A Broad, Strong Coalition Working to Improve Legal Aid
Leaders throughout the country, on the left and on the right, are supporting both a federal lawsuit and a national public education campaign to help low-income individuals and families obtain urgently needed legal assistance. Studies consistently show that only one-in-five low-income people in America are able to obtain legal assistance when they need it. The Legal Services Corporation’s so-called “non-LSC funds restriction” needlessly ties up precious state, local, private, and other federal funds intended to bring legal assistance to the most vulnerable members of our society.
The private money restriction hurts low-income families and undermines our nation’s promise of “Equal Justice Under Law.” A broad, strong coalition opposes this unfair, unwise, and unconstitutional law.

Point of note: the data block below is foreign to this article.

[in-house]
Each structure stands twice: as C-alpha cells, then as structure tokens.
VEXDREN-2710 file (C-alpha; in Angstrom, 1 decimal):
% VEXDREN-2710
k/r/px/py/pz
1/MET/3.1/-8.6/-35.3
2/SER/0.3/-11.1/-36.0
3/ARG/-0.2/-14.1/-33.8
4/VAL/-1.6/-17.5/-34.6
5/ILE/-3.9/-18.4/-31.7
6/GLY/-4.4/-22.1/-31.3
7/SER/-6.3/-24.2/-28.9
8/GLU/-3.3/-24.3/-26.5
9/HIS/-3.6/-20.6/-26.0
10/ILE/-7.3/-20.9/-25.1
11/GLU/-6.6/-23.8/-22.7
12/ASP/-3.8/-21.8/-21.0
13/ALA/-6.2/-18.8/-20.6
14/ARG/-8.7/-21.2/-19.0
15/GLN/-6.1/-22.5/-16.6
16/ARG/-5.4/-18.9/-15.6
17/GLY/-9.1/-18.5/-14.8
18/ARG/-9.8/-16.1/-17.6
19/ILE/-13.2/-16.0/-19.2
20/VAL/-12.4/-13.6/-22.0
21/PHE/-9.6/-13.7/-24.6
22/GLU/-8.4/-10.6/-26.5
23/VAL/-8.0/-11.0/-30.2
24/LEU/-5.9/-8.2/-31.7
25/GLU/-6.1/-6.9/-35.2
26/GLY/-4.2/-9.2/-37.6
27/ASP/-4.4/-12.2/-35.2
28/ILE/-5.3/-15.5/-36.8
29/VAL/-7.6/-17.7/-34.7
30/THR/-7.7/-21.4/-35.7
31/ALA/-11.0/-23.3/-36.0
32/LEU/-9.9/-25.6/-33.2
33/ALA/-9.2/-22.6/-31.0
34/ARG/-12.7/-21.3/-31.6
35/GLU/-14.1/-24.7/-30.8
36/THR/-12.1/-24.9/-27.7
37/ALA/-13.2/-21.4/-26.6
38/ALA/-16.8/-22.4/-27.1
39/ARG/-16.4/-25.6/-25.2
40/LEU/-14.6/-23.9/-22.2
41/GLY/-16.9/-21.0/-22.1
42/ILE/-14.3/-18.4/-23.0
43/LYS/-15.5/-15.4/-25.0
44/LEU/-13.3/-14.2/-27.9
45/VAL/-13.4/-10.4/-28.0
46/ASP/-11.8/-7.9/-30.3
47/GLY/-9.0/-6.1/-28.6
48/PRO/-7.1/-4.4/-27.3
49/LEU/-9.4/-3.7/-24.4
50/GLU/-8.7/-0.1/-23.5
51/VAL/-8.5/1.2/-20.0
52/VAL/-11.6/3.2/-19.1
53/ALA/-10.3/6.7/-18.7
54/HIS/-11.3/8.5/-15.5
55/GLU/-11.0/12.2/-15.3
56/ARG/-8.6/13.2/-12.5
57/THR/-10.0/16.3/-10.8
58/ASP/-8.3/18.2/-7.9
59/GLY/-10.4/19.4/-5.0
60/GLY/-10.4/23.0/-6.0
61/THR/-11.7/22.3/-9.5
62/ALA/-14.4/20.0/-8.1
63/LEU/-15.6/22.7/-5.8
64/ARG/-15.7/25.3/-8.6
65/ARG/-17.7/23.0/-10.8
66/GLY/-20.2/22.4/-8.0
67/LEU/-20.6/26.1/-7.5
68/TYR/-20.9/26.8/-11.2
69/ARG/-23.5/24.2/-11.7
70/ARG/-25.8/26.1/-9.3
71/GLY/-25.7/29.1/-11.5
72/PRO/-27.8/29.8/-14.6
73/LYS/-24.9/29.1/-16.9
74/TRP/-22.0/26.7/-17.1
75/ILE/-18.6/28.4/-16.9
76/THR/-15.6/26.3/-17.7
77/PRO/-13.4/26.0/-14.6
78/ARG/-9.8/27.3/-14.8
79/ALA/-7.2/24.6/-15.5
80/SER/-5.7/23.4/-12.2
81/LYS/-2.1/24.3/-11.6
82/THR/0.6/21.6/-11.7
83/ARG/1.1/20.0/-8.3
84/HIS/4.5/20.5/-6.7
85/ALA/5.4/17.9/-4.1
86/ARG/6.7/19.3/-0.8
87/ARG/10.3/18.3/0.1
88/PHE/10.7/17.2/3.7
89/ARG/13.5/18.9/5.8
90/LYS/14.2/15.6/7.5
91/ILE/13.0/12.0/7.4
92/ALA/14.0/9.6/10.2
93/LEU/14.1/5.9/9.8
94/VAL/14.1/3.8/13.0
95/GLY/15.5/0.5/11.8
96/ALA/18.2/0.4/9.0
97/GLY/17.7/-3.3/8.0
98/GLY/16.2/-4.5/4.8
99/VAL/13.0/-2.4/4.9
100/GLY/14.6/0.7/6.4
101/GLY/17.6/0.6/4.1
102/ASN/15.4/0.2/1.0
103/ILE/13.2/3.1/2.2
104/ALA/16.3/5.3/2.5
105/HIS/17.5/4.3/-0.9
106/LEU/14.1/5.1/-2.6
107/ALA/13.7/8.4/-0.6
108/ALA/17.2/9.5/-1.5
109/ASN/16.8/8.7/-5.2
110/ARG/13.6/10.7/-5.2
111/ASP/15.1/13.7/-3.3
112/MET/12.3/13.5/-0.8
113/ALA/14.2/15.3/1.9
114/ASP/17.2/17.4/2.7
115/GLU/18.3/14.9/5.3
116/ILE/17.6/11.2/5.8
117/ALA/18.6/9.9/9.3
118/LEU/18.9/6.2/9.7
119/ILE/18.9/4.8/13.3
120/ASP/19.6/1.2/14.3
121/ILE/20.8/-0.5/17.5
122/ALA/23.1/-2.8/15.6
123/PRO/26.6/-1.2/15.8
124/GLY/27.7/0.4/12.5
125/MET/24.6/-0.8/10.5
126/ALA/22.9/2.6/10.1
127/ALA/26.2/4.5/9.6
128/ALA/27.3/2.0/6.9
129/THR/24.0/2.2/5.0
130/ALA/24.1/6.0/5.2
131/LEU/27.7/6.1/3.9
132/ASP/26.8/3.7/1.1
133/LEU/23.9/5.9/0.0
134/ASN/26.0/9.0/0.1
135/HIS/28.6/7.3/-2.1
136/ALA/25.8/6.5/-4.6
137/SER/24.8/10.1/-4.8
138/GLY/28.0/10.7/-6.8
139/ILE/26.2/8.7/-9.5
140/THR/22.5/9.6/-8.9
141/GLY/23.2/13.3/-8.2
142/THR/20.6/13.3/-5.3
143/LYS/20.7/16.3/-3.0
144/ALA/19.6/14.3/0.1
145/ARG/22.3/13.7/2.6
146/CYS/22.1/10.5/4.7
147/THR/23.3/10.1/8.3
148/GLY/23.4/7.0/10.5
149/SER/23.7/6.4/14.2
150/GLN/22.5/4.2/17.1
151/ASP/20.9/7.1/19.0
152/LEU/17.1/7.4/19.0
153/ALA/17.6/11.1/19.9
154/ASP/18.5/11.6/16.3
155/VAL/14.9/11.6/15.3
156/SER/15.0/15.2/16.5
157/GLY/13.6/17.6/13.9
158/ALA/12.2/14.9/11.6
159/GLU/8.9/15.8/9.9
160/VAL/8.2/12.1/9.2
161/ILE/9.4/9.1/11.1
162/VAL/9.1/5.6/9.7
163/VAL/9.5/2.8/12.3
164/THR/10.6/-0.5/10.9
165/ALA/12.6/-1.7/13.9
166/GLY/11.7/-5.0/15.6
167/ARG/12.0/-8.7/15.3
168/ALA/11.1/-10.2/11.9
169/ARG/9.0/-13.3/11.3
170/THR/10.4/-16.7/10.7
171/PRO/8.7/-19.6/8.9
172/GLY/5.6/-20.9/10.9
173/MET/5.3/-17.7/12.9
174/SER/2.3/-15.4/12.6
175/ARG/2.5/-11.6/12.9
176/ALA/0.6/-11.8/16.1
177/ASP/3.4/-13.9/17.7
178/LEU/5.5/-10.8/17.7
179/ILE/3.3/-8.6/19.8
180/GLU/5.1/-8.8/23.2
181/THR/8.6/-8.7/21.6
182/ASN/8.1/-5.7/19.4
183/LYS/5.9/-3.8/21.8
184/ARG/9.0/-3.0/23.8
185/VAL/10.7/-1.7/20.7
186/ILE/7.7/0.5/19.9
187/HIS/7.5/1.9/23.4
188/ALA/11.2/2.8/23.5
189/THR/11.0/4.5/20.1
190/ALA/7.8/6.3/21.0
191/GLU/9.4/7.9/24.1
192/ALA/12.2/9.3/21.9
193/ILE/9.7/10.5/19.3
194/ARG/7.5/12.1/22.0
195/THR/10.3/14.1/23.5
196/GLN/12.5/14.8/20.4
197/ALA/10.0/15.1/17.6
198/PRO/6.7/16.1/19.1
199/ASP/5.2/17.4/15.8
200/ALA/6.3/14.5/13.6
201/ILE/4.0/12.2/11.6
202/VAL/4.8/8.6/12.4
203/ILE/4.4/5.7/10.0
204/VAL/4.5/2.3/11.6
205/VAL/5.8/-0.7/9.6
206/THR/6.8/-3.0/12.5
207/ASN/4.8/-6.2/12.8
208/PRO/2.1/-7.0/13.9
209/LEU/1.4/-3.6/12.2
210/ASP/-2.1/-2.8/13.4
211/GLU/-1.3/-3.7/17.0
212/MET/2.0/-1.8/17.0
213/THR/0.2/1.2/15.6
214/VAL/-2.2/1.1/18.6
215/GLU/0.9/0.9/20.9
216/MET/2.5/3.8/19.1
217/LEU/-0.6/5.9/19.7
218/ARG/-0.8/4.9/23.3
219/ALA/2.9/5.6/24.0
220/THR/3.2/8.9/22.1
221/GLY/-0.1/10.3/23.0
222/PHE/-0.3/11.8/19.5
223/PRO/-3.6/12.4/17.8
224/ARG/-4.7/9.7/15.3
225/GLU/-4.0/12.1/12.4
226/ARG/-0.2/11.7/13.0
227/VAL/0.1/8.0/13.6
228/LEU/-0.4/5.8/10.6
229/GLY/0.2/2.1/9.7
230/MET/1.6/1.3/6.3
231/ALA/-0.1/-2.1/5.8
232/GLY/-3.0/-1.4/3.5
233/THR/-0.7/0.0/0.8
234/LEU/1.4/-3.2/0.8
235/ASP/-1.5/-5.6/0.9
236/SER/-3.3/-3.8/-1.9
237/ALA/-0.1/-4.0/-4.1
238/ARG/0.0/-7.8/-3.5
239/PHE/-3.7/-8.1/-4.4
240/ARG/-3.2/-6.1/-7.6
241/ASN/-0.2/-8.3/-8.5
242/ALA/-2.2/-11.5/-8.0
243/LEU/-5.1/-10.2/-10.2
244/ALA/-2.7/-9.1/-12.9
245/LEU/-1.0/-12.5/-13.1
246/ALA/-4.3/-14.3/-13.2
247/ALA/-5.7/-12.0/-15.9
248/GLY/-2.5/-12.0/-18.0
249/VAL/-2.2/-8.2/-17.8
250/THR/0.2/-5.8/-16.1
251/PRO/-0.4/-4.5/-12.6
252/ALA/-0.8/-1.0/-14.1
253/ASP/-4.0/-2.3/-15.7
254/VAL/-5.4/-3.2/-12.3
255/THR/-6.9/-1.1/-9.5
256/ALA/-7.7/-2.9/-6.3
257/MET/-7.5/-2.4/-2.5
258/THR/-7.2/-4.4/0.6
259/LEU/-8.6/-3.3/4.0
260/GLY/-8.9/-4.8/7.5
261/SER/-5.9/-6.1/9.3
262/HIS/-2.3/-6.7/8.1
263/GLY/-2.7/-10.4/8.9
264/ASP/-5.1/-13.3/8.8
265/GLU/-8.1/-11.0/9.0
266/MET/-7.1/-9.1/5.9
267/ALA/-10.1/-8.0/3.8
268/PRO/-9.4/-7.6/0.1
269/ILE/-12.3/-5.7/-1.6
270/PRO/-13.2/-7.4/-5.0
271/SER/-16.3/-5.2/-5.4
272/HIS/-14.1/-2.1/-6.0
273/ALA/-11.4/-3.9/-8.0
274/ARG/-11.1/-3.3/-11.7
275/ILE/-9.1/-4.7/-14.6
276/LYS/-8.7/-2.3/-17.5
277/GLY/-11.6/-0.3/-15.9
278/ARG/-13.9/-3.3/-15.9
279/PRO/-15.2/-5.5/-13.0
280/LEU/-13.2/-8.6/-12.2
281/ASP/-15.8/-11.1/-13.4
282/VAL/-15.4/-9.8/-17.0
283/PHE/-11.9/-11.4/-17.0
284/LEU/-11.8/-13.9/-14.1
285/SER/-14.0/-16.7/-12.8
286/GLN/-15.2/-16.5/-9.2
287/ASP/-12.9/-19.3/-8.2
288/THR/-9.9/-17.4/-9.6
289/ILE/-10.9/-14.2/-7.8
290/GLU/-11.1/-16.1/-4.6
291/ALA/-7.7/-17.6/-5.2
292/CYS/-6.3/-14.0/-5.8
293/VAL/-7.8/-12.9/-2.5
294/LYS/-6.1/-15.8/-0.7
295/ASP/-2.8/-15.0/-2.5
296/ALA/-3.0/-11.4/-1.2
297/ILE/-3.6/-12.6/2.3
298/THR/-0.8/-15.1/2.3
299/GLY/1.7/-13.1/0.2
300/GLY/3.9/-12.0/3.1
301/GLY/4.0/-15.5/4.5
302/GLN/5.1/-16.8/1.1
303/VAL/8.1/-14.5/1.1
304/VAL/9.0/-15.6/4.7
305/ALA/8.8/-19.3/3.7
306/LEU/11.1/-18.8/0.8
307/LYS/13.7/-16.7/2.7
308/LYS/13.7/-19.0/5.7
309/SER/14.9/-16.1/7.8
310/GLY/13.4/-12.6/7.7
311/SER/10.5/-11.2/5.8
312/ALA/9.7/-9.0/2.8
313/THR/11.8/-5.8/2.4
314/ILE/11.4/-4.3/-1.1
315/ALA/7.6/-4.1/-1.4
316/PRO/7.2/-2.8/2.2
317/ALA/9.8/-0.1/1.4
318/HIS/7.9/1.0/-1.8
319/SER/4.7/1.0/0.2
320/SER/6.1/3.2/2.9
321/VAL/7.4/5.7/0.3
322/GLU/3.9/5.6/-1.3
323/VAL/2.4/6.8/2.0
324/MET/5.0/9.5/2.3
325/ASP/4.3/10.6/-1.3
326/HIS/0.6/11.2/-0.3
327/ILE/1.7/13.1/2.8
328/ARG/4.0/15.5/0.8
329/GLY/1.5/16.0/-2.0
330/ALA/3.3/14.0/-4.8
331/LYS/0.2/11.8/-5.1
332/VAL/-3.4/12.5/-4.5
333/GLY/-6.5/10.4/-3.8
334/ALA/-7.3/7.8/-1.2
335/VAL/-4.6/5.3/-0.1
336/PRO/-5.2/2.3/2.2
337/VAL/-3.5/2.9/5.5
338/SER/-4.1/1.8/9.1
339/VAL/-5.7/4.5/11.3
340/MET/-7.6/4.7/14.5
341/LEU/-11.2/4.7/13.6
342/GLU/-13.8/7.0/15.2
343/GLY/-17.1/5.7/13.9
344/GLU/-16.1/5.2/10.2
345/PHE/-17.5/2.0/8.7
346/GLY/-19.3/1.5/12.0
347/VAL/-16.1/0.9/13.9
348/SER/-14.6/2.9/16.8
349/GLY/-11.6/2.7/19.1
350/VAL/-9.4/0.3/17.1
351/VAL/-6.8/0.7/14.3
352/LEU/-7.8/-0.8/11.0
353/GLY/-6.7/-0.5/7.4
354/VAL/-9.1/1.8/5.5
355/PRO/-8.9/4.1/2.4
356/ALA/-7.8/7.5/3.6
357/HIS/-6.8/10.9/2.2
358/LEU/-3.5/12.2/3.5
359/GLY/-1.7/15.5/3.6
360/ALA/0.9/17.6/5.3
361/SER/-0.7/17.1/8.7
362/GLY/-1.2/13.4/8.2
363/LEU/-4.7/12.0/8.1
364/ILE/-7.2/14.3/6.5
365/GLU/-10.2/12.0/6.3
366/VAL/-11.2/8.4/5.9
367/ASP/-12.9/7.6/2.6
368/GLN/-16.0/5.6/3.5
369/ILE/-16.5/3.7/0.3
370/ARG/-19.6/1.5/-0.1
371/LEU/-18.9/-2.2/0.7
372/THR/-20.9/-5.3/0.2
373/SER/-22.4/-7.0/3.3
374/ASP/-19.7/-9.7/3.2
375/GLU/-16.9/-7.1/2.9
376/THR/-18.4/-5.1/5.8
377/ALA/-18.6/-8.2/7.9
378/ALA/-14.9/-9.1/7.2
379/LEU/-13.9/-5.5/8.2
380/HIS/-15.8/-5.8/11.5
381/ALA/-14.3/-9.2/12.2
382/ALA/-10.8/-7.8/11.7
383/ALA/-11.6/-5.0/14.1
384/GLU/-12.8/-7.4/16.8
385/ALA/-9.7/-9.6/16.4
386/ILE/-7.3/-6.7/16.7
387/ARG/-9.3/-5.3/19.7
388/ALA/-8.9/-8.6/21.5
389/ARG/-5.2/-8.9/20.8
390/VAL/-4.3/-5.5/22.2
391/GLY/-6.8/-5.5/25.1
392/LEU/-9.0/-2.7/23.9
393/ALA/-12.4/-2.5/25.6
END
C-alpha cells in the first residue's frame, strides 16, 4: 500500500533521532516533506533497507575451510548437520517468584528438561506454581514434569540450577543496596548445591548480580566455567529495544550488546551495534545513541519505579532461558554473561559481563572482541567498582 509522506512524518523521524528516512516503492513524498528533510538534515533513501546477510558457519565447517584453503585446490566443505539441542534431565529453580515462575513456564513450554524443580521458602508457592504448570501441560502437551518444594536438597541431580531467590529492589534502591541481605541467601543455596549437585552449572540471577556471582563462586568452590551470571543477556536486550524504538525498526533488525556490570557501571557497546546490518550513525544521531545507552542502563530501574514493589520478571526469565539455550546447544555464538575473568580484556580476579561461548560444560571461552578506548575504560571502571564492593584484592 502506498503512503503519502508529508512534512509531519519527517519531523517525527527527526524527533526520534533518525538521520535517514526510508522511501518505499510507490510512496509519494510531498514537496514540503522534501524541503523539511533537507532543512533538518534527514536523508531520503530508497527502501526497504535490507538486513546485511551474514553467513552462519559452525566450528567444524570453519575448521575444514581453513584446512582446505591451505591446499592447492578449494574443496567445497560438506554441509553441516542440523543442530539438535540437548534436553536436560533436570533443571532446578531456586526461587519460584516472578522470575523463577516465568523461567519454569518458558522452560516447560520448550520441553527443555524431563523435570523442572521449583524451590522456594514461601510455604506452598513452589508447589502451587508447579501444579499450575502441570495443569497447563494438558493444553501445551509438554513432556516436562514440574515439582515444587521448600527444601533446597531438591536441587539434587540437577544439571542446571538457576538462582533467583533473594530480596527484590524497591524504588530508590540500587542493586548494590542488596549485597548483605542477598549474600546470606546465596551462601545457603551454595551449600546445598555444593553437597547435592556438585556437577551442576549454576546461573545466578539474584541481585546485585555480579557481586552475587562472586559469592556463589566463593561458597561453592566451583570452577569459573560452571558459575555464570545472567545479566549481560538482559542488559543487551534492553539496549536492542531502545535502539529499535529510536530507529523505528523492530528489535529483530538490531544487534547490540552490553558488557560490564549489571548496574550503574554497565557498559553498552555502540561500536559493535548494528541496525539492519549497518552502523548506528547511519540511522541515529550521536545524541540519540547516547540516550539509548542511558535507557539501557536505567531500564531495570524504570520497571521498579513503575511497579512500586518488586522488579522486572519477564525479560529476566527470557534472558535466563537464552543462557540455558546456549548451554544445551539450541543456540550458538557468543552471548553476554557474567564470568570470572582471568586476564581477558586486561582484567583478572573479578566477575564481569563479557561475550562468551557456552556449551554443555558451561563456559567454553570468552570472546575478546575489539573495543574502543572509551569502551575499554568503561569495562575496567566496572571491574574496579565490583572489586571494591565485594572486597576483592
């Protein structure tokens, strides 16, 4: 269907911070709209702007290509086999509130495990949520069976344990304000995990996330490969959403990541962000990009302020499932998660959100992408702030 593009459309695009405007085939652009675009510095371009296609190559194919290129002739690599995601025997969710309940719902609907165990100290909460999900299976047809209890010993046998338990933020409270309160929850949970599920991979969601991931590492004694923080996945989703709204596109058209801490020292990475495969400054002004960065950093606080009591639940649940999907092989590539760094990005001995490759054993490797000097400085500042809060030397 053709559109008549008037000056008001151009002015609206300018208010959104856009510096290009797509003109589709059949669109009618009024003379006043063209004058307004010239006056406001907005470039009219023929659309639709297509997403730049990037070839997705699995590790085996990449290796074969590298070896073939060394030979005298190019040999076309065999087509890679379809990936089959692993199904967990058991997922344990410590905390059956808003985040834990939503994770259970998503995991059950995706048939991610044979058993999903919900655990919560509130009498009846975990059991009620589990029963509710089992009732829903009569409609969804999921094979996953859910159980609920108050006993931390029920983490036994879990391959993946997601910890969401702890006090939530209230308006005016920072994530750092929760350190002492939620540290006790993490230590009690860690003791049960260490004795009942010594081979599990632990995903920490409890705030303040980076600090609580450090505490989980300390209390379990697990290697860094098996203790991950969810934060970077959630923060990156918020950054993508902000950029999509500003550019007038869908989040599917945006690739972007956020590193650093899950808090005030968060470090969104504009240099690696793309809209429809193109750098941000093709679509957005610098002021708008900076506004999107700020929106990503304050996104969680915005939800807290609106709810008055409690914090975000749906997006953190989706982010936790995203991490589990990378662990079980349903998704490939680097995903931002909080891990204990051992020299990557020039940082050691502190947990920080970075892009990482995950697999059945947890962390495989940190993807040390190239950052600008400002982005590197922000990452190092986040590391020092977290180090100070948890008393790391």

On May 7, 2009, the Obama Administration released its FY 2010 “detailed budget,” which called on Congress to lift three major legal services restrictions: the non-LSC funds restriction and the restrictions prohibiting LSC grantees from using their LSC funds to seek attroneys’ fees and participate in class actions.
When the House did not heed the Administration’s recommendation in its FY 2010 Commerce-Justice-Science appropriations bill, the Administration released a “Statement of Administrative Policy” on the bill, expressing the Administration’s frustration that the House did not vote to lift all three restrictions. The Administration again urged repeal of all the three major restrictions.
On July 23, 2009, in recognition of the 35th anniversary of LSC, President Obama repeated his call for the repeal of key restrictions in a presidential proclamation, announcing “These changes are critical to the organization’s mission and work.”